From the treasurer
We continue to pursue our avowed ambition to take action to protect and save birds and other wildlife both in the UK and overseas while, in common with the charity sector as a whole, taking prudent action to manage the financial challenges we face.
In 2017/18 our overall gross income, before investment gains, grew by £4 million from £134 million to £138 million; this is a positive outcome given the uncertain nature of the world in which we are currently operating.
Against this backdrop, our net income available for charitable purposes, before investment gains, rose from £98 million to £101 million and our revenue expenditure remained the same at £99 million. Taken together with some small adjustments for investment gains and the sale of fixed assets, this left us with an operating surplus of £2.6 million.
The operating surplus is calculated after charging depreciation of £4 million, but excludes the acquisition costs of nature reserves, visitor facilities and other assets of £10.7 million. Treating the cost of these assets as an operating expense would result in a deficit of £4.1 million rather than a surplus of £2.6 million and some of our financial reserves have been used to fund this deficit.
Accordingly, our free financial reserves are a bit lower than last year, but they remain well within the acceptable range set by the RSPB's Council. Appropriate steps are being taken to manage our expenditure to ensure that such financial reserves remain within this range. Our balance sheet remains very strong and was helped this year by a £16.7 million reduction in the pension liability due to marginal improvements in the assumptions in respect of interest rates and inflation.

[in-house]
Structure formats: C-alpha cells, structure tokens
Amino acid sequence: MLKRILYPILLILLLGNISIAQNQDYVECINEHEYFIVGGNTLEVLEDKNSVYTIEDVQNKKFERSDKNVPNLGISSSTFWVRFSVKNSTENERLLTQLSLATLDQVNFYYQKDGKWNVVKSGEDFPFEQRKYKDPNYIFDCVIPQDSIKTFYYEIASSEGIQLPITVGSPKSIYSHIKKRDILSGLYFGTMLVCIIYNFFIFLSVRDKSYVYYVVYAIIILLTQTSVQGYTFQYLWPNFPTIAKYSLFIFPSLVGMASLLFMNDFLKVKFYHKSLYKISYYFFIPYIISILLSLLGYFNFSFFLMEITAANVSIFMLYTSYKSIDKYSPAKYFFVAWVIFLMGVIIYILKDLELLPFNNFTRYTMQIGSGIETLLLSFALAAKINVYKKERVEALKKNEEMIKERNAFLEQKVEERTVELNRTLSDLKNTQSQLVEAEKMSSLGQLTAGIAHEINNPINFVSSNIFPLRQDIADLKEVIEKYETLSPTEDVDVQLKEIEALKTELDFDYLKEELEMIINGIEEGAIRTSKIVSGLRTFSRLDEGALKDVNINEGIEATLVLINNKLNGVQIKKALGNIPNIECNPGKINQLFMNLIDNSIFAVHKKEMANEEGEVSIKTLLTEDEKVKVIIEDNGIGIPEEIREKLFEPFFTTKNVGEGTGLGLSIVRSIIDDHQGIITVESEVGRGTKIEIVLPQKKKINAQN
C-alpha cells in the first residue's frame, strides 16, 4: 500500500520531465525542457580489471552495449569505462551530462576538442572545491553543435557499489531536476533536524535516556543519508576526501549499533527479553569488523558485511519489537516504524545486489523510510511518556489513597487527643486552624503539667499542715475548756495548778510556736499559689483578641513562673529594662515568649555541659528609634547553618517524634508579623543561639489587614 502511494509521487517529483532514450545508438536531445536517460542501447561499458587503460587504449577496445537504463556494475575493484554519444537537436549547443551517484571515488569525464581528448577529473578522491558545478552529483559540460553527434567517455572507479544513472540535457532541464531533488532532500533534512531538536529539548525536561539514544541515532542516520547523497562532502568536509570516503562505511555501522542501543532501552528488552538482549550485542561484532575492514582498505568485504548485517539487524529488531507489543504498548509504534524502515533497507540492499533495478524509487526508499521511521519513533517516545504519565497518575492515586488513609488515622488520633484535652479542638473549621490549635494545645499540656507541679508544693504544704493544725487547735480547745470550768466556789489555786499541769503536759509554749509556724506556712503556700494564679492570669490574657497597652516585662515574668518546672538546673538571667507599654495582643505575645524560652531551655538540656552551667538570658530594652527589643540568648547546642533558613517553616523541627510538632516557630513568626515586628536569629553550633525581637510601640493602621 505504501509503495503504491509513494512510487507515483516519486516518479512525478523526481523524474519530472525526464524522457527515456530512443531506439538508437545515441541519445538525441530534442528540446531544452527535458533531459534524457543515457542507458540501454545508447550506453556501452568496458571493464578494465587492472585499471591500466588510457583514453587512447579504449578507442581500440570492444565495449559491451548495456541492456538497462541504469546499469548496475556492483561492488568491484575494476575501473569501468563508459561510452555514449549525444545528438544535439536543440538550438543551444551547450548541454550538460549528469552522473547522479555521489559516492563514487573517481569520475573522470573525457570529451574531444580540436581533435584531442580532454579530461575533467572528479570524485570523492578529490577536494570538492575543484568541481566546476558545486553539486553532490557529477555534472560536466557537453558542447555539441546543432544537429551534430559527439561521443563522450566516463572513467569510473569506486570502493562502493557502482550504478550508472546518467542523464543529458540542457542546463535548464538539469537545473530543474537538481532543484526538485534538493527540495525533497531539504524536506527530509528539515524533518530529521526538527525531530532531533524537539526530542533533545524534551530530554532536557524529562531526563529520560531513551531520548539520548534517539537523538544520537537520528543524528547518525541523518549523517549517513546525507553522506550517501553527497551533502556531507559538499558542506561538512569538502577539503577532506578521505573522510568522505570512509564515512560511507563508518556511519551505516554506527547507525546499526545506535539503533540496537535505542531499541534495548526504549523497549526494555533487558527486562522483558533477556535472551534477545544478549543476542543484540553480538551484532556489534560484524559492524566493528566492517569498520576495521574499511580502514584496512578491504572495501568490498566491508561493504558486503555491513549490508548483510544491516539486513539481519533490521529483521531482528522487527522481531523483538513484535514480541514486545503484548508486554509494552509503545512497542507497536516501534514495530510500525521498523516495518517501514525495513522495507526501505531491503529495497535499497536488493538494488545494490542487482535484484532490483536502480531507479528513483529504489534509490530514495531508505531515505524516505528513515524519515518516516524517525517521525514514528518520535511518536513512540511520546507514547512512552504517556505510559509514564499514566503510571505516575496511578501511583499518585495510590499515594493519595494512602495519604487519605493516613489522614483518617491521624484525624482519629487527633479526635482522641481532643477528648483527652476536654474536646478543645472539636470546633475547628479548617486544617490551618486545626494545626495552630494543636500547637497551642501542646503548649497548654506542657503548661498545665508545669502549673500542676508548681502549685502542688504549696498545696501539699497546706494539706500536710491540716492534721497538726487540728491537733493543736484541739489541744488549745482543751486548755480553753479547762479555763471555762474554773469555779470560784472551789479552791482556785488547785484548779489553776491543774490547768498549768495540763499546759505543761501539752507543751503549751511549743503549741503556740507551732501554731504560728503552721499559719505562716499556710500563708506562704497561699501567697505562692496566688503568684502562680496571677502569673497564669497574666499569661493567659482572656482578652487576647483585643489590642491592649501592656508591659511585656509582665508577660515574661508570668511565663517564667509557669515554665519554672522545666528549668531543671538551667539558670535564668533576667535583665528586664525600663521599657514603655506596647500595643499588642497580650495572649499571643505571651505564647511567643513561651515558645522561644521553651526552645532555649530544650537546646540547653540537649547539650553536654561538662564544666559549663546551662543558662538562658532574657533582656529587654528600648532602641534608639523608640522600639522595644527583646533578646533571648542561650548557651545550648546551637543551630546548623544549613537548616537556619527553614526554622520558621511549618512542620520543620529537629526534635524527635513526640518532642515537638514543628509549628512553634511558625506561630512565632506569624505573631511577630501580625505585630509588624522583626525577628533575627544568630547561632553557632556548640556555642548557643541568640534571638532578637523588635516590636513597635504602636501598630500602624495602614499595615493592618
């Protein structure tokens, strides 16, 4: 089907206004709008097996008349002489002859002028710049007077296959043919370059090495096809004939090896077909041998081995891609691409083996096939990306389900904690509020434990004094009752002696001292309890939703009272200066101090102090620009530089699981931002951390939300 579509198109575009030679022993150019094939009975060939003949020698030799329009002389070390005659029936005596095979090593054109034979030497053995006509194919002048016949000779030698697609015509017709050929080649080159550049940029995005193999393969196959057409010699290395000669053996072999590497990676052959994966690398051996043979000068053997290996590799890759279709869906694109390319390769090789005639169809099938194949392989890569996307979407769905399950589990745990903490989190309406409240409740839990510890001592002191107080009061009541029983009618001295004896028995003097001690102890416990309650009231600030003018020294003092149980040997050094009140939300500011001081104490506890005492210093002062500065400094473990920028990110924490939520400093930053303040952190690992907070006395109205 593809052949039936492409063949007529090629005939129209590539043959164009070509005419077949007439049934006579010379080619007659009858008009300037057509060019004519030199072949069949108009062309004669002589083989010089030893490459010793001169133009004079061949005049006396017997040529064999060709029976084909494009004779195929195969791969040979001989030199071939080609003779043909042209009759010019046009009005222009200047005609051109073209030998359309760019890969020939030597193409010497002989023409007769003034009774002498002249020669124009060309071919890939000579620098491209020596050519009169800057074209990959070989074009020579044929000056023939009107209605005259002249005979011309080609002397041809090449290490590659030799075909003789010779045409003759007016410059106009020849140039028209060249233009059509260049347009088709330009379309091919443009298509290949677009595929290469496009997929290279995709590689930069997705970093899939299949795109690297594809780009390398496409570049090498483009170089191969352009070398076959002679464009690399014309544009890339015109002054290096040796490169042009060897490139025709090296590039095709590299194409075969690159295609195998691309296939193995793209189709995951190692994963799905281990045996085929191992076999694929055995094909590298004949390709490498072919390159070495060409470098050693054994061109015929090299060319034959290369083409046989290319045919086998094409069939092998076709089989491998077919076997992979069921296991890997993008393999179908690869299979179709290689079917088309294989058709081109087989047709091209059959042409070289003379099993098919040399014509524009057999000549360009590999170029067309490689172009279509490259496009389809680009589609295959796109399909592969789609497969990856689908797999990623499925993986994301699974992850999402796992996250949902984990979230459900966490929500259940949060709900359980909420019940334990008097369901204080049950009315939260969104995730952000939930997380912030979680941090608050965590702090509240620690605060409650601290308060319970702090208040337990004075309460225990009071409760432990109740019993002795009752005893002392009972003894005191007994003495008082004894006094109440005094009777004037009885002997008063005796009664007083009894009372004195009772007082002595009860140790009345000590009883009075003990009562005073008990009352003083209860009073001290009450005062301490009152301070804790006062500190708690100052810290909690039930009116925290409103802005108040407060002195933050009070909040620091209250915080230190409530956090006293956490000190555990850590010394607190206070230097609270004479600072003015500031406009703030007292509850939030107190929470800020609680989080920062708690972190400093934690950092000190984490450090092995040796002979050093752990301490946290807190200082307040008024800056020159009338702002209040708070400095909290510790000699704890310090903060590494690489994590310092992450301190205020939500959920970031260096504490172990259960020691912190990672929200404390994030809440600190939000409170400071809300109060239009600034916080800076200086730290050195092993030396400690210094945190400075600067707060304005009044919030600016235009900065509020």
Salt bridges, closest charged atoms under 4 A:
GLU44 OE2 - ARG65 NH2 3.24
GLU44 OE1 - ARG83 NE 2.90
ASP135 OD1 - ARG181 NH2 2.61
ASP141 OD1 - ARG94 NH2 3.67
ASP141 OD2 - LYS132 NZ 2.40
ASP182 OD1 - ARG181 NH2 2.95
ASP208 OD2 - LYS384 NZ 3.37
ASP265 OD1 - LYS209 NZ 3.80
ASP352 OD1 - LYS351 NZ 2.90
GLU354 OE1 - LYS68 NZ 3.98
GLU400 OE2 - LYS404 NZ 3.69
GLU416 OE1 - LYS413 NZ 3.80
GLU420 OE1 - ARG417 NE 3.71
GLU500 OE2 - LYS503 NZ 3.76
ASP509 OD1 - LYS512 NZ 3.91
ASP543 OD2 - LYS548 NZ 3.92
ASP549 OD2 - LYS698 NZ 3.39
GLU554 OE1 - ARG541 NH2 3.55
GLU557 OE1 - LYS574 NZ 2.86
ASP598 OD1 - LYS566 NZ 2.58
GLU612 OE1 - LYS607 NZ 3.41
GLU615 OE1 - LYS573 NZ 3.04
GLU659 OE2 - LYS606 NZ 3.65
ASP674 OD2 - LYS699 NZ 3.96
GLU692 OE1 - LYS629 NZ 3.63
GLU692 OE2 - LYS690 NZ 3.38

Looking at our major sources of income, our membership and subscriptions remained more or less constant at £51 million gross, which is a good performance given the potential for the General Data Protection Regulation (GDPR) to have a negative impact. It is also a testament to the loyalty of our membership which we never forget and for which we are always thankful.
We experienced a decrease in legacy income, which at £30.4 million was £4.3 million less than the previous year. With last year’s figure being the highest ever, some reduction was to be expected and the outlook remains positive.
At £26.7 million, income from grants, corporate bodies and trusts was £5.9 million more than last year with all three elements having grown. The main increases were additional grant funding from DEFRA of £1.6 million and a £3.5 million gift of land at Franchises Lodge in the New Forest. Within land income, the construction of the visitor centre at Sherwood Forest has attracted funding of £2 million from Nottinghamshire County Council.
Our financial reserves provide a buffer against uncertainty. In this context, it's essential that we prioritise work programmes to align expenditure plans with income expectations to continue to maintain these financial reserves. This combination of balancing the books and holding an appropriate level of financial reserves gives the resilience needed to plan with confidence to meet the challenges that lie ahead for birds, other wildlife and the natural world.